34 Managing a First Unprovoked Seizure in Childhood Physical
General exam Including: vital signs, signs of head trauma, signs of meningitis and sepsis, rash, etc Directed general exam Head circumference Dysmorphic features Neurocutaneous stigmata Extremity abnormality Organomegaly Neurologic Exam Mental status, including assessment of developmental level Cranial Nerves M otor Reflexes Tone Gait Cerebellar

35 Managing a First Unprovoked Seizure in Childhood Laboratory Evaluation
“The decision to perform other studies, including LP, laboratory tests, and neuroimaging, for the purpose of determining the cause of the seizure and detecting potentially treatable abnormalities, will depend on the age of the patient and the specific clinical circumstances. Children of different ages may require different management strategies” Hertz D et al: Practice Parameter: Evaluating a first nonfebrile seizure in children. Neurology 2000; 55:616.

36 Managing a First Unprovoked Seizure in Childhood Laboratory Evaluation
Blood: CBC, CMP Urine: Utox; urinalysis Neuroimaging CT If focal onset seizure, Todd’s paralysis, focal exam, possibility of trauma If onset of seizure not witnessed If follow up not assured MRI May be done as outpatient if felt to be warranted EEG: outpatient

37 Recurrence Risk for Unprovoked Seizure
Children with a first unprovoked seizure have a one-third rate of recurrence Children with a second unprovoked seizure have a 75% rate of recurrence; children with a third unprovoked seizure have a 90% rate of recurrence Most recurrences occur within the first year; 90% occur within 2 years. Risk factors for recurrence: Family history of epilepsy Abnormal EEG Abnormal neuroimaging First seizure in sleep Todds paralysis Remote symptomatic seizures Developmental delay ornneurologic abnormality ; 75% of these will have a third seizure and 75% of these will have a fourth.[1 The major risk are todds, abn eeg, abn neuroimaging,fam hx of epile, first sz in sleep.[2] These risk factors can guide the decision as to whether to place a child on long-term anticonvulsants. Overall, the

38 General consensus is not to treat patients after a first unprovoked seizure.
do not forget to find out whether or not this is indeed the first seizure!!! Ask about prior seizures, history of staring spells, history of myoclonic jerks

39 First unprovoked seizure Discharge planning
General consensus is not to treat patients with anticonvulsants after a first unprovoked seizure (do not forget to find out whether or not this is indeed the first seizure!!!) Counseling Seizure precautions: anything in which loss of consiouness can be extremely dangerous (eg., water, bicycling in street) Basic first aid: Don’t place anything in mouth, turn head to side if vomiting, tilt chin up if trouble breathing Consider Diastat prescription (for the patient who presented with status epilepticus or cluster of seizures) Follow up Schedule outpatient EEG Pediatric neurology follow up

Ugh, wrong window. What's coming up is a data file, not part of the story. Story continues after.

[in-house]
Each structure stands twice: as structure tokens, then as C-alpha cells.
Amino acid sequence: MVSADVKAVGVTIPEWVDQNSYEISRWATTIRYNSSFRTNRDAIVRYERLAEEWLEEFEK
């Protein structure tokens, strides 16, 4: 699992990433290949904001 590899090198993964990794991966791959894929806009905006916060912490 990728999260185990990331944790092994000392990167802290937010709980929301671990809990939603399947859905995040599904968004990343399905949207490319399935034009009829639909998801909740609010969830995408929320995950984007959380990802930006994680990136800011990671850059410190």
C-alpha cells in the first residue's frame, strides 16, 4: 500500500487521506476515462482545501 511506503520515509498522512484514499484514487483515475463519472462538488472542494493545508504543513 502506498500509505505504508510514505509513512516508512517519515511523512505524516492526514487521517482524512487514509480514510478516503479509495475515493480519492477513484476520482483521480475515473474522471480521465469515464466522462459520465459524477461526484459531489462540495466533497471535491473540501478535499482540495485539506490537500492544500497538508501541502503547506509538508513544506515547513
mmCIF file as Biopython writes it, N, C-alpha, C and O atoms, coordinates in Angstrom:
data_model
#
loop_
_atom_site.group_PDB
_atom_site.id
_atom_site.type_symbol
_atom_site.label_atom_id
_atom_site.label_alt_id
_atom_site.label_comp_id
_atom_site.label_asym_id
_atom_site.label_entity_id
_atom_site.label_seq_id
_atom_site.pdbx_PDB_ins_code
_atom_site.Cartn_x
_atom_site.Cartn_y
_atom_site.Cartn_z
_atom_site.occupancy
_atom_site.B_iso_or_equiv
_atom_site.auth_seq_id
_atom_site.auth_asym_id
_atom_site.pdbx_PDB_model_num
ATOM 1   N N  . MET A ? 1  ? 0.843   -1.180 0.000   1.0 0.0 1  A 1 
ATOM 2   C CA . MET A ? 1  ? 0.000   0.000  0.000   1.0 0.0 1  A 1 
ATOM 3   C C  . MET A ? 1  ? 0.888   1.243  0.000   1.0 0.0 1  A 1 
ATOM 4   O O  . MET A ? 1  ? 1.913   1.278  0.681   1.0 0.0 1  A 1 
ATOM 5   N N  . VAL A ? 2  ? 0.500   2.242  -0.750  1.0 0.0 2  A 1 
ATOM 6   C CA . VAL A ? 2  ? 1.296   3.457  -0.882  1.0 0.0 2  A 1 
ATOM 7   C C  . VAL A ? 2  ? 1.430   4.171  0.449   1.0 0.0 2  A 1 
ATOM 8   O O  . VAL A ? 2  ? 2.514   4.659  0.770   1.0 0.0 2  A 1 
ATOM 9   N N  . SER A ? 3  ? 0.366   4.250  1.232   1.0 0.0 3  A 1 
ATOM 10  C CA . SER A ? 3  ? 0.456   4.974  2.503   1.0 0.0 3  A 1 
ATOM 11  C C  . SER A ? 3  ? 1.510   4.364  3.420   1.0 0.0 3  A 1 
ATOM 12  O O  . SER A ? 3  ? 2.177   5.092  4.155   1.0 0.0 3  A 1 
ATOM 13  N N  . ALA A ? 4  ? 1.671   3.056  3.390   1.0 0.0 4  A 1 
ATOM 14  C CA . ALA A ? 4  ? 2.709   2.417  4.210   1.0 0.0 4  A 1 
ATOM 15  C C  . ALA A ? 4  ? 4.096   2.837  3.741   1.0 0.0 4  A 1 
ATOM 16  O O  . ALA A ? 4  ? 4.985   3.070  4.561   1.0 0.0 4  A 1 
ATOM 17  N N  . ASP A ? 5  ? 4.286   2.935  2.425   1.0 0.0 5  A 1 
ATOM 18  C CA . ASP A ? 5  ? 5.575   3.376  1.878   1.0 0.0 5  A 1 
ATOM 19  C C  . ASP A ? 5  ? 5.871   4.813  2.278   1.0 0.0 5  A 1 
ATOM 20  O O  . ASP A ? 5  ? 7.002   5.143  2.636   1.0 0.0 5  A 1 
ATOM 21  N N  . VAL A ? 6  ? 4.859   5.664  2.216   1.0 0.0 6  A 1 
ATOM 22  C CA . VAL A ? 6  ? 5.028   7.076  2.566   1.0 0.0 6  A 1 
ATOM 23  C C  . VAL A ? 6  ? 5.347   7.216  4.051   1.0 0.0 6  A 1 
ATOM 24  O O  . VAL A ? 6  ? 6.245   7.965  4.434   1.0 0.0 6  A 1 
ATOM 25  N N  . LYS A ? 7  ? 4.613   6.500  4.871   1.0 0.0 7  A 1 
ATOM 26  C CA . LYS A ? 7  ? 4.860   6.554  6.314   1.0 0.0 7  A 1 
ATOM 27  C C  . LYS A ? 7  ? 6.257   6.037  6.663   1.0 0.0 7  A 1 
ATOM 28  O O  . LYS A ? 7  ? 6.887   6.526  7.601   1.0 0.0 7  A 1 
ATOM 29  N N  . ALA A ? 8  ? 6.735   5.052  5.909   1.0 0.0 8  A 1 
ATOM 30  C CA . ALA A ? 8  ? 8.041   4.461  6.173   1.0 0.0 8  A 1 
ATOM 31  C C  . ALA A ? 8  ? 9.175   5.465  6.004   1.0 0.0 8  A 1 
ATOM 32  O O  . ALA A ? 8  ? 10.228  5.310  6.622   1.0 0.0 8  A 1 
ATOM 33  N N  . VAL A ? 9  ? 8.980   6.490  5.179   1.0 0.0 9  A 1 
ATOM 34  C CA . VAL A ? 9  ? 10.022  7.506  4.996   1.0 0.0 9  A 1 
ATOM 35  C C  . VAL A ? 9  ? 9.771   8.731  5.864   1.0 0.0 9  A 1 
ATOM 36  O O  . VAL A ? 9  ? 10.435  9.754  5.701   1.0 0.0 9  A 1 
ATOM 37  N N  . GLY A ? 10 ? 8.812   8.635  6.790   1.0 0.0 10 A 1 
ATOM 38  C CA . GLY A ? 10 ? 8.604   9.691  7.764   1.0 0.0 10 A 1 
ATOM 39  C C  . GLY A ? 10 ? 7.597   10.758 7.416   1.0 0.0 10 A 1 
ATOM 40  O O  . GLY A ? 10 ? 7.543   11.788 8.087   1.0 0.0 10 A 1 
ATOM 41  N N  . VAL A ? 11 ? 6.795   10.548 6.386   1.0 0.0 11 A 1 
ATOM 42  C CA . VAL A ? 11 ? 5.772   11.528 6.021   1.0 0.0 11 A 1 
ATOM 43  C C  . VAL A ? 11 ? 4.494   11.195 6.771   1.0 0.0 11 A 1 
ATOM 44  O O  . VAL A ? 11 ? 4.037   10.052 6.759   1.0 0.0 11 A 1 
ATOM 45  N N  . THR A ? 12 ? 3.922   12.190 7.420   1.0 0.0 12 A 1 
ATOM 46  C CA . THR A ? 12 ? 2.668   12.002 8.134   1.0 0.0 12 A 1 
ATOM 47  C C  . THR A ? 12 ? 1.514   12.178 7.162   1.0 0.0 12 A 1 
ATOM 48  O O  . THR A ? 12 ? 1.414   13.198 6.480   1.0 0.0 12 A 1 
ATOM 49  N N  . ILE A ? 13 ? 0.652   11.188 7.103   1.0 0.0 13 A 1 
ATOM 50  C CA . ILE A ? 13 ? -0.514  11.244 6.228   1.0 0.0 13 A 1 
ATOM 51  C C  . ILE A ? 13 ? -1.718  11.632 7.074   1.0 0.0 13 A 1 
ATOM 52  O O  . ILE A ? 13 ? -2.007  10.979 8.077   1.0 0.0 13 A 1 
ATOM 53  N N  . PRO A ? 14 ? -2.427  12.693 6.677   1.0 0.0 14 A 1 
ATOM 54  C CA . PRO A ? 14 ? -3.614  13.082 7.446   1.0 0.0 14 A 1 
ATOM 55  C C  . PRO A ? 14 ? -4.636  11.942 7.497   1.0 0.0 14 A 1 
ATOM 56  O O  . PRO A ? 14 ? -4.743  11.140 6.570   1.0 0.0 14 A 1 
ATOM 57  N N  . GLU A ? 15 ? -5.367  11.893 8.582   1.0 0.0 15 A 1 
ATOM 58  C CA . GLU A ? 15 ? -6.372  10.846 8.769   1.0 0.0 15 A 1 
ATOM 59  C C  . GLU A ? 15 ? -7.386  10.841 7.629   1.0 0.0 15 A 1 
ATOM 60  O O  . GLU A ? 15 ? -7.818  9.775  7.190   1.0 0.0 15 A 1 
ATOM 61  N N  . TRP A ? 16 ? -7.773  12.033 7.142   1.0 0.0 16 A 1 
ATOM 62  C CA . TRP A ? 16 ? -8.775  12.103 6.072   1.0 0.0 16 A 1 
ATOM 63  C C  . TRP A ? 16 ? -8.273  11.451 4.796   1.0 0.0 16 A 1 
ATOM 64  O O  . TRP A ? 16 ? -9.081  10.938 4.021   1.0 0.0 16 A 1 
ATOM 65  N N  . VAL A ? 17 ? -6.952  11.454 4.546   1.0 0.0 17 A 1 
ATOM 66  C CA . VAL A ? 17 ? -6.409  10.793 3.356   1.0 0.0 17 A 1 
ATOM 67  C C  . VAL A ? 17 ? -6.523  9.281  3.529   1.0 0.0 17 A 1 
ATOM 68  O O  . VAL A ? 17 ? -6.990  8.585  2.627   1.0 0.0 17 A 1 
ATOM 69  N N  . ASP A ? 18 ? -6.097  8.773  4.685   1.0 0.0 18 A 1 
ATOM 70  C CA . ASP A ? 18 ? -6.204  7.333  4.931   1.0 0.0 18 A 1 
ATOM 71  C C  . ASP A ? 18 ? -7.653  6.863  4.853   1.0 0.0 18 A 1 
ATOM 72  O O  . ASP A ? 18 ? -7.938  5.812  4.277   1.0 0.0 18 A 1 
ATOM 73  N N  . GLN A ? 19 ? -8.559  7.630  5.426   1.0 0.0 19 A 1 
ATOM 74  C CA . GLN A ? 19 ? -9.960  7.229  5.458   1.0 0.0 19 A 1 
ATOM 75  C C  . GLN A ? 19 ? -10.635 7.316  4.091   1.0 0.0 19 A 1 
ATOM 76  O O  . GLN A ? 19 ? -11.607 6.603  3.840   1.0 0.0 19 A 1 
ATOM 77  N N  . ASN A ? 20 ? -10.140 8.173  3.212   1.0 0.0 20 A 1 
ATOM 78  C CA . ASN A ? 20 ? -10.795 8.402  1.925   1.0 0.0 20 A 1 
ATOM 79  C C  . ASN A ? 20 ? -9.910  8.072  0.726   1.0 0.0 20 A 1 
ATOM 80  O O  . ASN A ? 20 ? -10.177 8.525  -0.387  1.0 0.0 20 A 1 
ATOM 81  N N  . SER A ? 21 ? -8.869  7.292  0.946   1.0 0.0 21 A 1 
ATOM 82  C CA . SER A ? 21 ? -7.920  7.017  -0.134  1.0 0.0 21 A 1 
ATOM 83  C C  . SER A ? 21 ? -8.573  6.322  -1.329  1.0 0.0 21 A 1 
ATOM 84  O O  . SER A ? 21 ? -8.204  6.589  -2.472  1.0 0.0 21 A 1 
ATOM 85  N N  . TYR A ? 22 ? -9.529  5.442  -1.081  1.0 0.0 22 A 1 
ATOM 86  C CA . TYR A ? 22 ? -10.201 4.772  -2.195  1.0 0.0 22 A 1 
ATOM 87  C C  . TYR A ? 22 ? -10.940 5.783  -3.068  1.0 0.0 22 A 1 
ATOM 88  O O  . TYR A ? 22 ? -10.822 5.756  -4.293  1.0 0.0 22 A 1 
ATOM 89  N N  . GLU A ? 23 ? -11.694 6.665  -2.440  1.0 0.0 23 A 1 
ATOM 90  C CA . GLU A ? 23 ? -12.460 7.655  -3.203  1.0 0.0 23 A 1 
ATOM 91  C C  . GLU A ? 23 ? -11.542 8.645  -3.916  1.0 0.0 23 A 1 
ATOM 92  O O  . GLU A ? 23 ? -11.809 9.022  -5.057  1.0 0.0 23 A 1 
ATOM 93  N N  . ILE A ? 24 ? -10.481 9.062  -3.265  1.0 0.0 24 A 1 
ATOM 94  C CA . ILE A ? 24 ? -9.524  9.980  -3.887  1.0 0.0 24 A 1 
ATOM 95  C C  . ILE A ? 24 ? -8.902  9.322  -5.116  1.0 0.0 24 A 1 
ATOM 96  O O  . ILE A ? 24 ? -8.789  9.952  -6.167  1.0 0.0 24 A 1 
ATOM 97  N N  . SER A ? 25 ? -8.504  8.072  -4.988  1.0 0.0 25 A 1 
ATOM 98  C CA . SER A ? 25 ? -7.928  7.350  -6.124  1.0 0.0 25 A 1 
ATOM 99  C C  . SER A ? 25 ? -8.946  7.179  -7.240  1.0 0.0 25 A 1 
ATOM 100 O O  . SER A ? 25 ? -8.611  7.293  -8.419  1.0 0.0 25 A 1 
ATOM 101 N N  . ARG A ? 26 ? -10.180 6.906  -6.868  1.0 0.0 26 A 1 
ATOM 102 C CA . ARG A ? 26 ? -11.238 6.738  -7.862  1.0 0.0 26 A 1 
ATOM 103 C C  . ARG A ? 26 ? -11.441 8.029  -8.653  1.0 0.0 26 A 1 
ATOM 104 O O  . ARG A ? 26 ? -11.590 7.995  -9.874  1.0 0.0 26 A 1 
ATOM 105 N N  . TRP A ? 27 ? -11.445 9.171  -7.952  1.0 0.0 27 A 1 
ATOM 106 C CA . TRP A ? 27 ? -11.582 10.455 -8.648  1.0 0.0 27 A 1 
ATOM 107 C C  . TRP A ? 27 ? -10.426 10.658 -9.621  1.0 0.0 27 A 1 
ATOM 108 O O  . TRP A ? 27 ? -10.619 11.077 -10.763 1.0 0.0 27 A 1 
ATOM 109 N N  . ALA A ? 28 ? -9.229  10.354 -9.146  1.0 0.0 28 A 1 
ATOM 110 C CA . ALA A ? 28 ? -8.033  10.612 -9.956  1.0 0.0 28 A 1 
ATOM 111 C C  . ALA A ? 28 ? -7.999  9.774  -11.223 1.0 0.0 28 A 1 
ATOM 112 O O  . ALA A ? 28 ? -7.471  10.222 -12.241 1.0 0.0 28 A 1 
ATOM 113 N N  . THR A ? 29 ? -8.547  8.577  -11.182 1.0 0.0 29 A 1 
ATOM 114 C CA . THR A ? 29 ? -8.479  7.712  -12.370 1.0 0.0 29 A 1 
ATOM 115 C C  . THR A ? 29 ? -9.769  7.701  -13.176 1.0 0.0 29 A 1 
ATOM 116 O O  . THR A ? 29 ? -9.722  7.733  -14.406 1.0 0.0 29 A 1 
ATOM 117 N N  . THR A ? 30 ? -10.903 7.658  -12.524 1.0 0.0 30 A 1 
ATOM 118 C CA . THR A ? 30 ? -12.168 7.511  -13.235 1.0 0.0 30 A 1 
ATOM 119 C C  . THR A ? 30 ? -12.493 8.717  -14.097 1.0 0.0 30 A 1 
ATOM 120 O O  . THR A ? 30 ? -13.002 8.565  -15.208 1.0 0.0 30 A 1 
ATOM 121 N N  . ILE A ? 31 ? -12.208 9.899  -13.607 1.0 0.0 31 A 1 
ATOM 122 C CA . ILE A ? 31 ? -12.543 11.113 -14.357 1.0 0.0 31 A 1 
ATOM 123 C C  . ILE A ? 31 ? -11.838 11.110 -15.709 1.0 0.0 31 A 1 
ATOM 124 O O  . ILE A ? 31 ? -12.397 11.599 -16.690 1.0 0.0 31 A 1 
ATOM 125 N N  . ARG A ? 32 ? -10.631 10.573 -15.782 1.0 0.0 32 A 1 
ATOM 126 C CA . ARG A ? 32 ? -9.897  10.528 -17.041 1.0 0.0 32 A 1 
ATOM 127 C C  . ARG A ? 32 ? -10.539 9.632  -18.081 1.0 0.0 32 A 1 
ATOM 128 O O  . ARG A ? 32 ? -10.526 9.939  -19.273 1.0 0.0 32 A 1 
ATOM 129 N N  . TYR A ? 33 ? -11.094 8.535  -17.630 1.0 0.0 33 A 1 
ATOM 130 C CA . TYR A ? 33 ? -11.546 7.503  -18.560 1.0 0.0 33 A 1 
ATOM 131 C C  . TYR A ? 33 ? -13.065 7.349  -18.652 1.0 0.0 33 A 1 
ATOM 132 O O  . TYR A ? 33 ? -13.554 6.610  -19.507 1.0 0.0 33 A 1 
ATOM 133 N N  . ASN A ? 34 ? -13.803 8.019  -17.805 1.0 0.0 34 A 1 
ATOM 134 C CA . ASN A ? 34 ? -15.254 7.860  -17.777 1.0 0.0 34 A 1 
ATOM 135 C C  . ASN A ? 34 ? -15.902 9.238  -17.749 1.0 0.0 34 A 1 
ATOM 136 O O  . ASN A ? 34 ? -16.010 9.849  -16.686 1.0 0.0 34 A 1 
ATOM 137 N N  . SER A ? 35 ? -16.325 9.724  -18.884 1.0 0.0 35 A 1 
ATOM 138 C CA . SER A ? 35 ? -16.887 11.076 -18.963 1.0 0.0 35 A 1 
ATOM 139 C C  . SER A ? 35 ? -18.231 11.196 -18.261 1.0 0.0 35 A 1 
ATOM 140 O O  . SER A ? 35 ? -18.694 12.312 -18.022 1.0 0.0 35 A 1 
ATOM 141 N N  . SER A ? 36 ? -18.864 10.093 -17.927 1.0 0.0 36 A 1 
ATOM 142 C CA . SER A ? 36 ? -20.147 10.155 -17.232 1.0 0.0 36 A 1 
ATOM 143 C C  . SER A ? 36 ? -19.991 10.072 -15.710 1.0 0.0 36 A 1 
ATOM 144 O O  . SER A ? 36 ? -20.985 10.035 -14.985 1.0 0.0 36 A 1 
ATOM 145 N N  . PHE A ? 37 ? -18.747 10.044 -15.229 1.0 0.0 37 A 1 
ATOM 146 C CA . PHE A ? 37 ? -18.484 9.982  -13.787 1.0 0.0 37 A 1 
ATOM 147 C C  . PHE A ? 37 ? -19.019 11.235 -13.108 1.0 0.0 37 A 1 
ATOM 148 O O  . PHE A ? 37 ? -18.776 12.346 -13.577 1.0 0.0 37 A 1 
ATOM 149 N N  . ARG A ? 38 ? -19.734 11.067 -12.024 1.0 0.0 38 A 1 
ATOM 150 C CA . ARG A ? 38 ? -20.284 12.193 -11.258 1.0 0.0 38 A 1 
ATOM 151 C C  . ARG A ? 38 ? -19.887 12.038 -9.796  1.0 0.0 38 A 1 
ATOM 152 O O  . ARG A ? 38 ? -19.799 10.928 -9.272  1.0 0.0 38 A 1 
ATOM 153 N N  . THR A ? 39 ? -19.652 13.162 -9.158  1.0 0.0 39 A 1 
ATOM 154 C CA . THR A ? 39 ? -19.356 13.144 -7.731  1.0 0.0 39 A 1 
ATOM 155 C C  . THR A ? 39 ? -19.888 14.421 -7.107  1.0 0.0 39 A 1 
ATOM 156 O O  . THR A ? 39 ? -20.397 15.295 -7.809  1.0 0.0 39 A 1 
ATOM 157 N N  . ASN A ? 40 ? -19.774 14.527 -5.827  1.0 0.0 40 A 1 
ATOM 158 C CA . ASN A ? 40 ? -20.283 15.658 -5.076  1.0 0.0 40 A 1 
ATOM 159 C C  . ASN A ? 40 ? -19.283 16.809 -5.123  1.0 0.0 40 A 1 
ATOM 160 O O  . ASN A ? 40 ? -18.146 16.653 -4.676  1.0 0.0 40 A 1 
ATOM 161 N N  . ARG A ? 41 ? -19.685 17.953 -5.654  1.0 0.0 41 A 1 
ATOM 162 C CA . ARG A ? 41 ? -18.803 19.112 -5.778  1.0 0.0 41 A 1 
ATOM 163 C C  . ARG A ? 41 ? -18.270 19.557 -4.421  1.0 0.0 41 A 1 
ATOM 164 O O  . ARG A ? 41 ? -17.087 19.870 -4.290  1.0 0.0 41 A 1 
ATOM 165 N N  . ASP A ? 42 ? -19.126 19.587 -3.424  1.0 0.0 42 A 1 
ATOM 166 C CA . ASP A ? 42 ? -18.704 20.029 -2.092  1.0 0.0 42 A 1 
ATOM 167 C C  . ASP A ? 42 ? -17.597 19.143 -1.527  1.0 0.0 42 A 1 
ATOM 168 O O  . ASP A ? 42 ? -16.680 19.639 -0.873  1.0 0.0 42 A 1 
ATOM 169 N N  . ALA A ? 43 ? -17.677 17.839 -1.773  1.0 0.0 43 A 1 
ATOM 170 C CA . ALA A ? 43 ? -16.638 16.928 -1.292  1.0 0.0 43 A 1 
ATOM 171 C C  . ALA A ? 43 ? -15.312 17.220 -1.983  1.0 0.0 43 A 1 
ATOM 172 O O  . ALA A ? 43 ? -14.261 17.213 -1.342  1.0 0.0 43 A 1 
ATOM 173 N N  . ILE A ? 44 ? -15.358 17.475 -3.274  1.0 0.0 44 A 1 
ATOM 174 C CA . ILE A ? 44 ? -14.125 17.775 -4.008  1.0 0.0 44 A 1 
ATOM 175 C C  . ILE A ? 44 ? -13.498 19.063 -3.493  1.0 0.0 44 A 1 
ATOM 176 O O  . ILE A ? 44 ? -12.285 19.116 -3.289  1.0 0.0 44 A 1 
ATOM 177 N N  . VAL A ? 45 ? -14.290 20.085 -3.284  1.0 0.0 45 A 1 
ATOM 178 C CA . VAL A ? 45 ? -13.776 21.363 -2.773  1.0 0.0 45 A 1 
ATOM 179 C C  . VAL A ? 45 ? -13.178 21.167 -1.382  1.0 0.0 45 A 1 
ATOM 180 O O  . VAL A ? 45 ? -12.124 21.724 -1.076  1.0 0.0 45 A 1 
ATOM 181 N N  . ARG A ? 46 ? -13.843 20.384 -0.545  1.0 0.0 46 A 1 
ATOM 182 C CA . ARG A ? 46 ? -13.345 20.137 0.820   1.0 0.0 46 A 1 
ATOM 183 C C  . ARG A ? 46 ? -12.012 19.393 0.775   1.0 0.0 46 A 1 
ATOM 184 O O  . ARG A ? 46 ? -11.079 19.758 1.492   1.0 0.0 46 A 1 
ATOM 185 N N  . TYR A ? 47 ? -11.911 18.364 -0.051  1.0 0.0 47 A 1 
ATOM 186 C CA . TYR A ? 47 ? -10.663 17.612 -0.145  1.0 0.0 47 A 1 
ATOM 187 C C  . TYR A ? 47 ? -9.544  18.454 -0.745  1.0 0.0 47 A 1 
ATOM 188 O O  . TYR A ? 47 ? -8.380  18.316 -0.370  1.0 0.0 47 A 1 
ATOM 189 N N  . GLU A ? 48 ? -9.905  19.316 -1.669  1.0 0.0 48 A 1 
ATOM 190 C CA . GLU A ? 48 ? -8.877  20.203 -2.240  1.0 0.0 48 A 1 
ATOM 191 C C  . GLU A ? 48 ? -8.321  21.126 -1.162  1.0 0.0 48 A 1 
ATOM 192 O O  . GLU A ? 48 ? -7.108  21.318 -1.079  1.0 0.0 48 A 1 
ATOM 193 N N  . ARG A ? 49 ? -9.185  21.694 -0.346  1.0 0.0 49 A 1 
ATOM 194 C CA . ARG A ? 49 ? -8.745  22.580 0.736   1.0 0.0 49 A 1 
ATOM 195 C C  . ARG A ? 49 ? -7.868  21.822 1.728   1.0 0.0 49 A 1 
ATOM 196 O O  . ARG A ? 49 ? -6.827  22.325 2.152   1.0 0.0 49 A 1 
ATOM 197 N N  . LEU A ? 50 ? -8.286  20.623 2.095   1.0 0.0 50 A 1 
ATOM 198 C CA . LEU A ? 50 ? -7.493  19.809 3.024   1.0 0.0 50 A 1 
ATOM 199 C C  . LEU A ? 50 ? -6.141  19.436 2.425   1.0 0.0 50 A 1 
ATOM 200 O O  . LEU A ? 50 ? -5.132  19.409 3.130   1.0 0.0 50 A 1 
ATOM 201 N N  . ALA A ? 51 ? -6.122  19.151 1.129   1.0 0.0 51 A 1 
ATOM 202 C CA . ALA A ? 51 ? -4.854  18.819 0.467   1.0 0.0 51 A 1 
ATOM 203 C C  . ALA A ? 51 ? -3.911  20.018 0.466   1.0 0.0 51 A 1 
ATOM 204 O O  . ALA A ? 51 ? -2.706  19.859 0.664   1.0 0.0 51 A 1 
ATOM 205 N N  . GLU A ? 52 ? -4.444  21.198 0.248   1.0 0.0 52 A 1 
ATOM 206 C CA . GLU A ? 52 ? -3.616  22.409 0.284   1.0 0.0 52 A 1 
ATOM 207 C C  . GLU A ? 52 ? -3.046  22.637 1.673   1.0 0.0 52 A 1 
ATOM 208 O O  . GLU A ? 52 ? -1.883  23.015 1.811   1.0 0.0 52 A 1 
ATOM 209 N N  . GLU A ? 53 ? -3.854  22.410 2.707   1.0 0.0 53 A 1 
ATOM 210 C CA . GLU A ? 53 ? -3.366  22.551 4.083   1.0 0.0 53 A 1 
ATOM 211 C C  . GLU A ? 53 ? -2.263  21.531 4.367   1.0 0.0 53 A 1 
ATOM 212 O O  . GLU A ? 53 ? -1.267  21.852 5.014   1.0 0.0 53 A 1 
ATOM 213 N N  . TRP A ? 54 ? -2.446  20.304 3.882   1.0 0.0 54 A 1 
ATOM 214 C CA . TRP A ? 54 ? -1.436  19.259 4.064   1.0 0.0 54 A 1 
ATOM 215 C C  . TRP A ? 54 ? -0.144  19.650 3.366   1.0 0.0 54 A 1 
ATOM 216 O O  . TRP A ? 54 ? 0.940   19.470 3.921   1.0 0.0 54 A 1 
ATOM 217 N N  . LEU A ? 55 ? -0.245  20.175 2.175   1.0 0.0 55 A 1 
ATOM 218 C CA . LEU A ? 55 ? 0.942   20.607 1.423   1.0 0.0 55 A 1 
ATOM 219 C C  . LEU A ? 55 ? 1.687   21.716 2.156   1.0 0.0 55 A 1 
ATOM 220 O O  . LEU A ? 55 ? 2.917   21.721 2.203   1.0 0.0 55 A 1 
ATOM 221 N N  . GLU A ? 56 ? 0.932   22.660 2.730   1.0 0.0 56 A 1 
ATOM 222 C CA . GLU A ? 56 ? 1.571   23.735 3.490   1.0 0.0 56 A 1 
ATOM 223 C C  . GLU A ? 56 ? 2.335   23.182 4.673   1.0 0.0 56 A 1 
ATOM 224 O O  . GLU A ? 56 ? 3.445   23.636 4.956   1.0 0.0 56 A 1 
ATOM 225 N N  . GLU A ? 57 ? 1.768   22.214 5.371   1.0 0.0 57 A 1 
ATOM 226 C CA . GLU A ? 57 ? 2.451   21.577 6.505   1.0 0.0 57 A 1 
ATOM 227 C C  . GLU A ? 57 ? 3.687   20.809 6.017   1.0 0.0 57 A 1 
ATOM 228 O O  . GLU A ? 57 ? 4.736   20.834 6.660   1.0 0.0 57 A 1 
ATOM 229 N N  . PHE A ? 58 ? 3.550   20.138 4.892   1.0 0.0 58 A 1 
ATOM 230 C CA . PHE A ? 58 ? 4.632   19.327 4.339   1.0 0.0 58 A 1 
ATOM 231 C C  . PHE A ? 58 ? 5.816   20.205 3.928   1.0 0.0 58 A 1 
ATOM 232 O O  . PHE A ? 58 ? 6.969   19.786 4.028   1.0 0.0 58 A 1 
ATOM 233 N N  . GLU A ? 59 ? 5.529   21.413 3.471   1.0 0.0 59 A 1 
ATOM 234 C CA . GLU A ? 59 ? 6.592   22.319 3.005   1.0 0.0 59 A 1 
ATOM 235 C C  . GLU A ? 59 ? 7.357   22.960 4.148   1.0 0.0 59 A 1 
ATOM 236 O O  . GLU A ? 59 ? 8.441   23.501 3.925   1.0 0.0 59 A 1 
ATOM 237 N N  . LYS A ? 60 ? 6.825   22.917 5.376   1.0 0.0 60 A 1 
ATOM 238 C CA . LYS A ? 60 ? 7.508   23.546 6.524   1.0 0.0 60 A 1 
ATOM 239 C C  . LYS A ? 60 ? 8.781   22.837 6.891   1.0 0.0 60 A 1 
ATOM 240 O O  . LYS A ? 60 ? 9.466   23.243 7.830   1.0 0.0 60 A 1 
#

40 Diastat Dosage: 0.5 mg/kg, round up DIASTAT AcuDial
10mg delivery system with a 4.4 cm tip (delivers doses of 5, 7.5 and 10 mg) 20 mg delivery system with a 6.0 cm tip (delivers doses of 10, 12.5 and 20 mg) Twin Pack of 2 pre-filled configurations (pharmacist locks in proper dosage)

41 Management of the known epilepsy patient with a breakthrough seizure
Take the time to get accurate history Medication Dosage in mg/kg/d. That means I need a weight! Do not get dosage from the bottle; ask mother what she is giving Has the patient missed pills or started any new medication?,been sick, hurt self, etc When was the dosage last changed? Epilepsy History: What epilepsy syndrome, if known? What is the baseline seizure frequency? What medications has the patient been on previously? Acute History Any fever, trauma, rash, possibility of ingestion Any new mediations, supplements

42 Management of the known epilepsy patient with a breakthrough seizure
Blood tests Check level if patient is on VPA, phenytoin, carbamazepine, phenobarbital or ethosuximide Check cbc, cmp if patient on above medications Do not jump to CT scan!! Get CT scan if patient is not waking up to baseline (can give 4-6 hours for this) Consider CT there hs been a clear change in seizure type or frequency

43 Adjust medications as neccessary
What is the dosage; what is the dosage in mg/kg/d. That means I need a weight! Do not get dosage from the bottle; ask mother what she is giving What is preparation? Can’t adjust medications unless know what they are taking Has the patient missed pills, started a new medication,been sick, hurt self, etc What is the baseline seizure frequency? When was the dosage last changed? What medications has the patient been on previously?

44 Adjust medications as neccessary
If level low Missed doses- give extra dose and leave maintenance the same If no missed doses and daily dosage is within the typical range for maintenance, then give bolus (usually in the range of one extra dose) and raise daily dosage by 10% If level high Is this peak or trough level? Is high level of ACD potentially a cause of seizure Eg, tegretol

45 Dosage: 200mg PO BID; 12 mg /k/d Tegretol XR 200mg tabs